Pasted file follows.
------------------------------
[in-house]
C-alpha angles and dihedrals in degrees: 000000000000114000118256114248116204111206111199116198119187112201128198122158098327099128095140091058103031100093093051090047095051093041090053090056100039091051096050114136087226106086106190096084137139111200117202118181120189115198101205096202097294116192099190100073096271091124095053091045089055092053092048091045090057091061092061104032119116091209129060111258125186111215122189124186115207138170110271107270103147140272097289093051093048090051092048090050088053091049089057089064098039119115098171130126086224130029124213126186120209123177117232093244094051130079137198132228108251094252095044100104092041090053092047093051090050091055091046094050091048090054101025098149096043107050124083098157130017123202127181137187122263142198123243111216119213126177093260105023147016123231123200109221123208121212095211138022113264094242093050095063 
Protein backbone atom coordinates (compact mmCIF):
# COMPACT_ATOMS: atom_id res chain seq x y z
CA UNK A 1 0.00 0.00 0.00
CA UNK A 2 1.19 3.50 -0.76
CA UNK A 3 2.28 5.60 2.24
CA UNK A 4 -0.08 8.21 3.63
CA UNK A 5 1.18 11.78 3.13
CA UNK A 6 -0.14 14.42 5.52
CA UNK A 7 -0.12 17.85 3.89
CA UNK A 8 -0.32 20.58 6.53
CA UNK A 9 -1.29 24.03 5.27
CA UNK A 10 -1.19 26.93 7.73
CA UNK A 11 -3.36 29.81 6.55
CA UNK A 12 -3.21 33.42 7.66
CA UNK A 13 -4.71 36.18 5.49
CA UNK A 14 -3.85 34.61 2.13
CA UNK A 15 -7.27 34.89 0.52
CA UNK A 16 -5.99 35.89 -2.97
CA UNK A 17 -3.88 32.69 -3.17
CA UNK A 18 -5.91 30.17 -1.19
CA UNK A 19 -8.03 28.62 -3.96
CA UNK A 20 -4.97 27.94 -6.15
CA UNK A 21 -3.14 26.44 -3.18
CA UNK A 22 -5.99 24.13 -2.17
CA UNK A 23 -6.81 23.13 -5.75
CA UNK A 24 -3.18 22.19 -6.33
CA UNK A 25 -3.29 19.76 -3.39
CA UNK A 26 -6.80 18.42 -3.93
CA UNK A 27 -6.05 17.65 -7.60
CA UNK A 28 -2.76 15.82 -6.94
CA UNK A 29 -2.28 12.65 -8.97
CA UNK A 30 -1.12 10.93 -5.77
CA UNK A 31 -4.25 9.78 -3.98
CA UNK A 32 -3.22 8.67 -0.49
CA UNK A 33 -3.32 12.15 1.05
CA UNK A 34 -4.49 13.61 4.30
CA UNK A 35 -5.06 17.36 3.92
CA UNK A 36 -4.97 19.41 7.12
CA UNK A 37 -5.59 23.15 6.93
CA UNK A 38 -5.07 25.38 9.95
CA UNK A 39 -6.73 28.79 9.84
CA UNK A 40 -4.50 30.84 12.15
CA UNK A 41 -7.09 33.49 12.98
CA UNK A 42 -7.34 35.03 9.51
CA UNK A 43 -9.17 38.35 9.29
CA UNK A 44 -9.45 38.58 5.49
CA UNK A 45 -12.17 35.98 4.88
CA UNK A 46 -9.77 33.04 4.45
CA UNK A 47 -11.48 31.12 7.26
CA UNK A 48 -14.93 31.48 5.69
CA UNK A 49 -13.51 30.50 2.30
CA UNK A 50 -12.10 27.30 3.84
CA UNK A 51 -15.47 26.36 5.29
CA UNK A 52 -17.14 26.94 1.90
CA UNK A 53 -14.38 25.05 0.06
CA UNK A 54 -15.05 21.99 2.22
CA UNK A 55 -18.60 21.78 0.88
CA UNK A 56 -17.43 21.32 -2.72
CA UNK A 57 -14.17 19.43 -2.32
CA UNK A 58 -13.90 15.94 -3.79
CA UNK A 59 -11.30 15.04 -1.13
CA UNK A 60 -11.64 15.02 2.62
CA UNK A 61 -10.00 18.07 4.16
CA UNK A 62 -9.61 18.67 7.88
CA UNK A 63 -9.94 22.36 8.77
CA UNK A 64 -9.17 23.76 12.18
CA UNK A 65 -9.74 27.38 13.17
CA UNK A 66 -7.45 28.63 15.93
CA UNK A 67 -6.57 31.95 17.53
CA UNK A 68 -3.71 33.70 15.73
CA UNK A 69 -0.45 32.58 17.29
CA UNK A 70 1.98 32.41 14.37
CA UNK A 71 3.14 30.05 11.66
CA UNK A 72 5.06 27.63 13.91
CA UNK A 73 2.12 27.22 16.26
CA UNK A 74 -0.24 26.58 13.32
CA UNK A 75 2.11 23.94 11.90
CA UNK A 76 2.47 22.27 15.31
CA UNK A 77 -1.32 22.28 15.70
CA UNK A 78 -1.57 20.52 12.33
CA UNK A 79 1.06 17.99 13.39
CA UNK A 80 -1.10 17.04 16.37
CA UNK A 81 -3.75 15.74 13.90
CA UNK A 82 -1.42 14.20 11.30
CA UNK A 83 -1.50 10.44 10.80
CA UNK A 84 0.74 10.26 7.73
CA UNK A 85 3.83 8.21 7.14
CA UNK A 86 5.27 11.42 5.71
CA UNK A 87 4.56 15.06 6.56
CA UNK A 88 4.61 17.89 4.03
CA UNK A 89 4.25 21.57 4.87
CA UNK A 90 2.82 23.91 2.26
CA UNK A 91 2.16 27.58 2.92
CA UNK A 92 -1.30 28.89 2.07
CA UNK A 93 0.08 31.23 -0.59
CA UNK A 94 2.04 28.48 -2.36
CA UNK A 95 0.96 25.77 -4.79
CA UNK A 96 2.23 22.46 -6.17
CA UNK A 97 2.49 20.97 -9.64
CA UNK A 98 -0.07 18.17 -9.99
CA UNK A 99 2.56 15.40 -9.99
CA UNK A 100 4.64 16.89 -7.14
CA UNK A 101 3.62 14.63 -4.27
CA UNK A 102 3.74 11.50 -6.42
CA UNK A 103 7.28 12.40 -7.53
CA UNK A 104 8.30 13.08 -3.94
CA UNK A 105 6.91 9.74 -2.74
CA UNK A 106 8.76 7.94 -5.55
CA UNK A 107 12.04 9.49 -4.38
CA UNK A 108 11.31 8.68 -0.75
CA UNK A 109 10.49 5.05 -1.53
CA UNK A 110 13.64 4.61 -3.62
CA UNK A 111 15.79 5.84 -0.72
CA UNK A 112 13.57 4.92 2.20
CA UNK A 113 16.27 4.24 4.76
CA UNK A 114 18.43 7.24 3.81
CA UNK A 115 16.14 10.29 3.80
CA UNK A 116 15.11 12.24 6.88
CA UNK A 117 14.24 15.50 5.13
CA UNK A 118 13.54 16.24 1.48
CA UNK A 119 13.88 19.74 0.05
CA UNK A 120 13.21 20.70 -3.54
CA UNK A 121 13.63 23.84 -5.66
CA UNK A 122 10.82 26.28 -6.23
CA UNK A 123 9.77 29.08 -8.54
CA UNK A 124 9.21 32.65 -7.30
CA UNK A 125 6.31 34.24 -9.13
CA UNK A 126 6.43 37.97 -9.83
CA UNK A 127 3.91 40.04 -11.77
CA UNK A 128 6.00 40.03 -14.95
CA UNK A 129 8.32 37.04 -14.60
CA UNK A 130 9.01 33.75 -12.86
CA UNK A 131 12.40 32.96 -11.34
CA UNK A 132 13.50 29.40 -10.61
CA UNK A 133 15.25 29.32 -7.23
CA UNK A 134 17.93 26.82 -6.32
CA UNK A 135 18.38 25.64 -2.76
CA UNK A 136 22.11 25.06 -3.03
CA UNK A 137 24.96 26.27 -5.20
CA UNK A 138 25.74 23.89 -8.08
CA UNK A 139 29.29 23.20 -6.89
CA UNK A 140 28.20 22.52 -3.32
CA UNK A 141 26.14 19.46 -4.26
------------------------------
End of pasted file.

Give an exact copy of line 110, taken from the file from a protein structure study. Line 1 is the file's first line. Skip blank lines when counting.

CA UNK A 106 8.76 7.94 -5.55